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I have tried to study about parseval theorem multiple times and what i am able to understand is that energy of time domain signal remains same when it is converted to frequency domain

Is my understanding correct??

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In the field of DSP, Parseval's theorem merely states that the sum of the magnitudes of $N$ $x[n]$ time samples squared equals $1/N$ times the sum of the magnitudes of $x[n]$'s spectral samples squared. That is, $$\sum_{n=0}^{N-1} {|x[n]|^2}= \frac{1}{N}\sum_{m=0}^{N-1} {|X[m]|^2}$$ We can show an example of this in Octave/MATLAB using:

x = [1 2 3 4 5];
Spec = fft(x);
Left_side = sum(x.^2)
Right_side = (1/5) * sum(abs(Spec).^2)
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    $\begingroup$ Great answer! It's worth noting that this assumes a specific normalization of the DFT; different literature and different software definitely use conventions here. For example, the FFTw implementation of the IDFT has no prefactor, whereas the Matlab one most definitely does; I'm sure there's also software that $\sqrt{N}^{-1}$ for both IDFT and DFT. $\endgroup$ Commented May 28, 2022 at 11:35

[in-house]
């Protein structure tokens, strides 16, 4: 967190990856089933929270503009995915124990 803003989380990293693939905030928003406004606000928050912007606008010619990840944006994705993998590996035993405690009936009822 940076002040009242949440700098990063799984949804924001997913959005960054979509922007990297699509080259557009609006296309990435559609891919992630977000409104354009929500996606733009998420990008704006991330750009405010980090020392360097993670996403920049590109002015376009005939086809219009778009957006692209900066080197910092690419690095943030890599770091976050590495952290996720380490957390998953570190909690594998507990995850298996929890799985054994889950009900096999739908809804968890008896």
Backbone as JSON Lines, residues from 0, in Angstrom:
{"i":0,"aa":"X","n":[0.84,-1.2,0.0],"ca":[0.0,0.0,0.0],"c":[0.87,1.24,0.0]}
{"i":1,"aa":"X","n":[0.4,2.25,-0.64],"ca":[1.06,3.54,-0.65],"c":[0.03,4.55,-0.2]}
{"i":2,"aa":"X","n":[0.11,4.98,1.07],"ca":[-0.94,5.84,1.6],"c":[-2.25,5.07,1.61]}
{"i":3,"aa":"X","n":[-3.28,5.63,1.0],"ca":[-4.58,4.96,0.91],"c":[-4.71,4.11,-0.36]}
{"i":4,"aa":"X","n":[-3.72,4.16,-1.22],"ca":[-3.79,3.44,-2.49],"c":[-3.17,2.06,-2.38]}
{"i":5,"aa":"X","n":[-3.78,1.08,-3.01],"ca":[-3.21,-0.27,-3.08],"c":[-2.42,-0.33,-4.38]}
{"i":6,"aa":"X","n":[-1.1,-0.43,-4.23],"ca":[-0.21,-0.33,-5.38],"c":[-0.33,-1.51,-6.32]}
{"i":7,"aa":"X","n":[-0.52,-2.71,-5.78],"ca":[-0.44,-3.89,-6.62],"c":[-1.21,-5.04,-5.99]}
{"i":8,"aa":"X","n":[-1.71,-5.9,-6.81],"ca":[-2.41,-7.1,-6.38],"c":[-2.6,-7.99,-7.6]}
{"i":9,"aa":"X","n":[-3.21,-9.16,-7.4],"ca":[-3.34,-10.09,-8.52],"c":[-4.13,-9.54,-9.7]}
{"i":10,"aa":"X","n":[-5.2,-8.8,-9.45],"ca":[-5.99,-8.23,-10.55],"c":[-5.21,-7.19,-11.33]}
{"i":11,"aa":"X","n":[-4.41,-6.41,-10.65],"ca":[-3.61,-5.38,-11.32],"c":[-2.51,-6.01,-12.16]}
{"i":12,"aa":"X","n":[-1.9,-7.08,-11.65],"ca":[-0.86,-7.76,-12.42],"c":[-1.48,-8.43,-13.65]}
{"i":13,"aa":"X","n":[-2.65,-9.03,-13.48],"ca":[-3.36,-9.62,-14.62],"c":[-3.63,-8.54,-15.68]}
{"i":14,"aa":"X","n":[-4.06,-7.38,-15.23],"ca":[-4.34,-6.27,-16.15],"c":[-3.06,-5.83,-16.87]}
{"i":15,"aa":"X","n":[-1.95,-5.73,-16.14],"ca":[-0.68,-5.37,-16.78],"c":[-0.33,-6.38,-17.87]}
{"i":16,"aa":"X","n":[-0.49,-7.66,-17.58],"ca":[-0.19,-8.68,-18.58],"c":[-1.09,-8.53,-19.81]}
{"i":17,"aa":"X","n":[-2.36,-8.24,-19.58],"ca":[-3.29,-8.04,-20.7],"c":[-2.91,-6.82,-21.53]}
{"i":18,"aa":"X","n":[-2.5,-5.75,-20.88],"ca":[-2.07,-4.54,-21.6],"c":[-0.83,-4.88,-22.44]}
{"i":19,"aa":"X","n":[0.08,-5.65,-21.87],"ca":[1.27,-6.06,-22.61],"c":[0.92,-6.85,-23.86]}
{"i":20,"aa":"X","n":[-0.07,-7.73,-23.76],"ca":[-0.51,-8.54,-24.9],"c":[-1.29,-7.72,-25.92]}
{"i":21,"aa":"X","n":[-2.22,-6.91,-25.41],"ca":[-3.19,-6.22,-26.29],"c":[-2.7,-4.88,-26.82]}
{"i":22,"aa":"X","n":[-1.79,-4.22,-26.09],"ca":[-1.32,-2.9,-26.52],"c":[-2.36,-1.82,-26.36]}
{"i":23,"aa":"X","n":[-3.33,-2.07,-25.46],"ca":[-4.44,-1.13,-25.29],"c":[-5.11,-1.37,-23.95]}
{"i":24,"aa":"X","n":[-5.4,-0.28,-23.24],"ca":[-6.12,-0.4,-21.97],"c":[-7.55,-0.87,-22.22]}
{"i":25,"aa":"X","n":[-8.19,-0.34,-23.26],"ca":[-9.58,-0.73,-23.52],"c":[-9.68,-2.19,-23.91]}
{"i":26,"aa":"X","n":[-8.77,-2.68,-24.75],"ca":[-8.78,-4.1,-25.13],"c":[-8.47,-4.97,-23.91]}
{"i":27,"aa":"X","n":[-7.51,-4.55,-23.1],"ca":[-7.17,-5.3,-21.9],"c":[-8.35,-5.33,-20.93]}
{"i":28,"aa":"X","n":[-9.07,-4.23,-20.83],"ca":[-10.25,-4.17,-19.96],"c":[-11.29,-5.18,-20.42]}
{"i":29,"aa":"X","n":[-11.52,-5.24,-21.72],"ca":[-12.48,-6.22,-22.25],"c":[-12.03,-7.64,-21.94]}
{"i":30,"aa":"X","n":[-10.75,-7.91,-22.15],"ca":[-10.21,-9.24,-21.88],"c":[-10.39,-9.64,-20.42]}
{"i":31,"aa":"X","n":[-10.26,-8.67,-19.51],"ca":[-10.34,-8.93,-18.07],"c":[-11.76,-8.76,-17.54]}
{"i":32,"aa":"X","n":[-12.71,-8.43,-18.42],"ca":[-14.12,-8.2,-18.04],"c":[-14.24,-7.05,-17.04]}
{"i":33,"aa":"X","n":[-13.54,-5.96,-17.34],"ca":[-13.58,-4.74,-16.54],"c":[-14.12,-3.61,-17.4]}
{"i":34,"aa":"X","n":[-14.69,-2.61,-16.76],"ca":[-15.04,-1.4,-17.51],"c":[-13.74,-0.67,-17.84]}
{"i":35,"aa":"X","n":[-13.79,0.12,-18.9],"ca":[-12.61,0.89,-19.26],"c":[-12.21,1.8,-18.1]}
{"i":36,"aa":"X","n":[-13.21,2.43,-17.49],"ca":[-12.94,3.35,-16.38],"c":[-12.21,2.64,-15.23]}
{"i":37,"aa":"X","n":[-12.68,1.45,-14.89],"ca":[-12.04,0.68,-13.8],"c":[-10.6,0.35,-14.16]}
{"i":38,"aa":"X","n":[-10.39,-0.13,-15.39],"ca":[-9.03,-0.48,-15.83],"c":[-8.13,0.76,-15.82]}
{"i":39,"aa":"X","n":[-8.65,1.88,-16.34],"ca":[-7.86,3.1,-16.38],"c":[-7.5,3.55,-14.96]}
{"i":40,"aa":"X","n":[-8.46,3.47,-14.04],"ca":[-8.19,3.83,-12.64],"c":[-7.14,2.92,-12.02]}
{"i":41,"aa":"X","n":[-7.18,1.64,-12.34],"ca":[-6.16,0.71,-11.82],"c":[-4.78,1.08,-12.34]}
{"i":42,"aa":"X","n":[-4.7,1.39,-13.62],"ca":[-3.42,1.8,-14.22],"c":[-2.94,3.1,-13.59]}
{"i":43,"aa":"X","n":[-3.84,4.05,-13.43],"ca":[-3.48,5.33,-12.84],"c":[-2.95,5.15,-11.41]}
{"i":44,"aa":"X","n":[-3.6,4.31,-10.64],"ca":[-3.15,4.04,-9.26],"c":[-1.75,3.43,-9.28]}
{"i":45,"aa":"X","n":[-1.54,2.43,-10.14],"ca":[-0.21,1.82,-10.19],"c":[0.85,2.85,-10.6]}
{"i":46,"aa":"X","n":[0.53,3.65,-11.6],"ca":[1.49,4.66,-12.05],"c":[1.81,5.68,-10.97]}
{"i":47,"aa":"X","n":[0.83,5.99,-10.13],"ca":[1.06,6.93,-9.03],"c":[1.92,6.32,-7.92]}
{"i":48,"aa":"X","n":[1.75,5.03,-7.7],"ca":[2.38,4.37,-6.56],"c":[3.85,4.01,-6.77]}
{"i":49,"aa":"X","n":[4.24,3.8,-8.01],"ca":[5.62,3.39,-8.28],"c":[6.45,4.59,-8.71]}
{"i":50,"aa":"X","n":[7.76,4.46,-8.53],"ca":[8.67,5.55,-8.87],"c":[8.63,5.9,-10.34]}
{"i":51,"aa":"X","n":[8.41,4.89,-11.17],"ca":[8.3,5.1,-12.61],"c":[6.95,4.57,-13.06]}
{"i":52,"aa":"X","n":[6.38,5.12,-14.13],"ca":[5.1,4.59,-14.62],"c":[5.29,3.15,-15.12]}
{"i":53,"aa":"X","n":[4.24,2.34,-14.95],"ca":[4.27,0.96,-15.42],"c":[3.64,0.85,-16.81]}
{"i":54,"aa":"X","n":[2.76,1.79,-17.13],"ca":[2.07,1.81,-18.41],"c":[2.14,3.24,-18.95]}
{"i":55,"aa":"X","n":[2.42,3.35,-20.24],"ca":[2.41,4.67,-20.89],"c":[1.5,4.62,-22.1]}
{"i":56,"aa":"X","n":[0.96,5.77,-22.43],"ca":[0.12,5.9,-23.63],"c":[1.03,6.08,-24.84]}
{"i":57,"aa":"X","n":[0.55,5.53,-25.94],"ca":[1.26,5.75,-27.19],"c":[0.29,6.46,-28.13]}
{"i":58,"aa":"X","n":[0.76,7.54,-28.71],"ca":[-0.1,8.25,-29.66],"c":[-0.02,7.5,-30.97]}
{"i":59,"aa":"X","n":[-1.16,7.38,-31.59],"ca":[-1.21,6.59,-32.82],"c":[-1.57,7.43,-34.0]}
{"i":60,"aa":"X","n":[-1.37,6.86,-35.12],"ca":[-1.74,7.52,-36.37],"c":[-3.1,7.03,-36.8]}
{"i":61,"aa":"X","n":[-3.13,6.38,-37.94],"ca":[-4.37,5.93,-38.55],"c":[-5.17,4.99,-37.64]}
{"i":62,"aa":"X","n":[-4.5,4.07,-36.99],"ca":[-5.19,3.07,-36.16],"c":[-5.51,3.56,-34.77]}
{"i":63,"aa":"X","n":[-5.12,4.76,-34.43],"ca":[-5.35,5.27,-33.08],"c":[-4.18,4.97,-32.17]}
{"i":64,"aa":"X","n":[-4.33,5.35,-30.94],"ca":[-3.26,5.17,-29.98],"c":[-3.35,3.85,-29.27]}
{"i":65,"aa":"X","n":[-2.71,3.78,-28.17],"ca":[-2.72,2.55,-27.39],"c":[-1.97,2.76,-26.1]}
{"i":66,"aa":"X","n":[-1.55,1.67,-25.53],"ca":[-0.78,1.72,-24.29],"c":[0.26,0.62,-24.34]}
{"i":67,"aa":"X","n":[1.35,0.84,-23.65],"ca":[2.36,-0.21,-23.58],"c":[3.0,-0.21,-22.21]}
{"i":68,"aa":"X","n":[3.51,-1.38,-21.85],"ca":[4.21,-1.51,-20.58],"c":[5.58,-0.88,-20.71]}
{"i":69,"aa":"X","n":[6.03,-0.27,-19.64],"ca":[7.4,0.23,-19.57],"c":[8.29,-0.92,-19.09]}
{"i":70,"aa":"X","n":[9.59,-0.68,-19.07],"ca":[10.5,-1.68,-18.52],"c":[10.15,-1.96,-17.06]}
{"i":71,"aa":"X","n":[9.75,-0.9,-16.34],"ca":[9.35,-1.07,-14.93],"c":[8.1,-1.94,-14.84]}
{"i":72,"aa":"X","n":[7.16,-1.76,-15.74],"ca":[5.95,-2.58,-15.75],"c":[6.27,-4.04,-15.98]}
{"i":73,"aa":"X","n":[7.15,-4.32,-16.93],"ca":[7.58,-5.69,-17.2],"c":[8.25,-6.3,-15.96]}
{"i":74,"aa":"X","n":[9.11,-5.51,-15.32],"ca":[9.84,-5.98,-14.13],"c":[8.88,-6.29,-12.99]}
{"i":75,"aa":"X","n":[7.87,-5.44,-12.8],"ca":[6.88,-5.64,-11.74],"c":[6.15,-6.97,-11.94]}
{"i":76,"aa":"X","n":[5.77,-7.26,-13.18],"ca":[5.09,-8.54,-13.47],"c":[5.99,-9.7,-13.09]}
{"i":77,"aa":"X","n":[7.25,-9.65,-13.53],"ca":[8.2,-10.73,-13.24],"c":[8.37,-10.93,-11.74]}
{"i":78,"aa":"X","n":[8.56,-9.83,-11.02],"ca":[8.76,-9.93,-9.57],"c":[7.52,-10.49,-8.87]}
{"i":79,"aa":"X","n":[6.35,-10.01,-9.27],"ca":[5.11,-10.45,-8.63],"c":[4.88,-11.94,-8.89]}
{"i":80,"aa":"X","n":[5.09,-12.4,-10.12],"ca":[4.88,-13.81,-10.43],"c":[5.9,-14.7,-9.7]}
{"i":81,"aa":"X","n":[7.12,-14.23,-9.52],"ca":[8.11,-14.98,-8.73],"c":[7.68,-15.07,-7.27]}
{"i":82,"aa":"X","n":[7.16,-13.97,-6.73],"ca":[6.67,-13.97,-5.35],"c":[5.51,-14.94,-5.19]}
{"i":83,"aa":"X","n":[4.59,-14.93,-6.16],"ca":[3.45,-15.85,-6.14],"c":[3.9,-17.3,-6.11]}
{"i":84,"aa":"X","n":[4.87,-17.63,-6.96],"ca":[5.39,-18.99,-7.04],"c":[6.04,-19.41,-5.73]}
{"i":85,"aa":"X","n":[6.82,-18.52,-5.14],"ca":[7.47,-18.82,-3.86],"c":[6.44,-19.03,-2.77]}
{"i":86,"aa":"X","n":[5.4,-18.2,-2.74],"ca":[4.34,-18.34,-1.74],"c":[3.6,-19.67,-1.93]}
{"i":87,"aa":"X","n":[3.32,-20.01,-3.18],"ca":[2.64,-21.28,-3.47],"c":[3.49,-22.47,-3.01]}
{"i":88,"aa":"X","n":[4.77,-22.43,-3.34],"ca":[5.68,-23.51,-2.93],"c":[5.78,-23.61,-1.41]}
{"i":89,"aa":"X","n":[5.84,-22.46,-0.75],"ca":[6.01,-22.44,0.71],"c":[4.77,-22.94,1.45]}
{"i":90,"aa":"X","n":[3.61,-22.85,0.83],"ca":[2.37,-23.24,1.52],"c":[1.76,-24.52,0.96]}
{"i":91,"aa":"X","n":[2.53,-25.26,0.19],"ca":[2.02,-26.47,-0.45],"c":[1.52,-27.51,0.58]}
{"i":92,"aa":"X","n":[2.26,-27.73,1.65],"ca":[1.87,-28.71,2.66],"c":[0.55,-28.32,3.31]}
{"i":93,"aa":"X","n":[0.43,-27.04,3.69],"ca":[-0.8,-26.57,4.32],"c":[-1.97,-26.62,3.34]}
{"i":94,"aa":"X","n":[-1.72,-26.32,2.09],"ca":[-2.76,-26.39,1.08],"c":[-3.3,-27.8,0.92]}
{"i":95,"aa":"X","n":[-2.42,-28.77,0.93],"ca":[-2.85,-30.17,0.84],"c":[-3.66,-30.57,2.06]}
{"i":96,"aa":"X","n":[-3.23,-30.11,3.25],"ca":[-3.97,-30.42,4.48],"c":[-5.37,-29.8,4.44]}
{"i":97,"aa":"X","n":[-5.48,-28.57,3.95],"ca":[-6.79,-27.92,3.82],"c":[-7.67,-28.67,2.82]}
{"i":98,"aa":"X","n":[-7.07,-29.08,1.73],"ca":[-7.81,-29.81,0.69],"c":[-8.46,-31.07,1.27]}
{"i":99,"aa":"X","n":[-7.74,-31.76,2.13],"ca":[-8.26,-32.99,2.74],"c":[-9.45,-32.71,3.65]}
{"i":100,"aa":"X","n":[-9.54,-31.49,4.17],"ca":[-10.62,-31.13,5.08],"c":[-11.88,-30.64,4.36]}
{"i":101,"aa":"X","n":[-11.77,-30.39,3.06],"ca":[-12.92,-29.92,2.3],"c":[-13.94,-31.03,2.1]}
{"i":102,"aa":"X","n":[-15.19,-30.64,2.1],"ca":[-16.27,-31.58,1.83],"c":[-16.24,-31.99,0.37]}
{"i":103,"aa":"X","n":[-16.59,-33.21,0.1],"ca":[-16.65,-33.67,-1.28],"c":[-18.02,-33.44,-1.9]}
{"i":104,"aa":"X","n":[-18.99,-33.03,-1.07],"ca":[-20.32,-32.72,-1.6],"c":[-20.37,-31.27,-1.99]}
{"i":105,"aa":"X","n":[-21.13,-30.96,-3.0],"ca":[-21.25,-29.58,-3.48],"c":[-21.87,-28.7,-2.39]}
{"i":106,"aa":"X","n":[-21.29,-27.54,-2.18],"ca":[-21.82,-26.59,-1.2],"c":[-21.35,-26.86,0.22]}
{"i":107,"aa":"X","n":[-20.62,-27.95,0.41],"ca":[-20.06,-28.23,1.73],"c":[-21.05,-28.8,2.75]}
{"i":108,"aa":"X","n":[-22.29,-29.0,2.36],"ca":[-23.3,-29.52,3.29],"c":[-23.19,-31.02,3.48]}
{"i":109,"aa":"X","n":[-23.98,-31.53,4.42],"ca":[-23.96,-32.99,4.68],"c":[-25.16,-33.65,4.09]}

• $\begingroup$ unnecessary nerdage, ignore at will: Parseval himself simply assumed the transform to be unitary, but some DFT implementations aren't. (So, he does have a factor of $1$ or $1/(2\pi)$, depending on whether you use the "physicist's" or the "functional analysists" exponent in the Fourier kernel, $e^{i2\pi ft}$, or $e^{i ft}$, not $1/N$, but also, his result is about the product of two square-integrable continuous-time functions that both have rationally related periodicity and hence Fourier series representation with "shared summand $e^{i f_n t}$", not directly about DFTs being mag-squared.) $\endgroup$ Commented May 28, 2022 at 11:54
  • $\begingroup$ Sir, isn't the right side of your expression/equation exactly same to formula of energy of signal?? $\endgroup$
    – DSP_CS
    Commented May 29, 2022 at 11:52
  • $\begingroup$ @DSPCS If I'm not mistaken, I believe the left side of the equation is called "the total energy of a finite-duration discrete signal." $\endgroup$ Commented May 30, 2022 at 9:30

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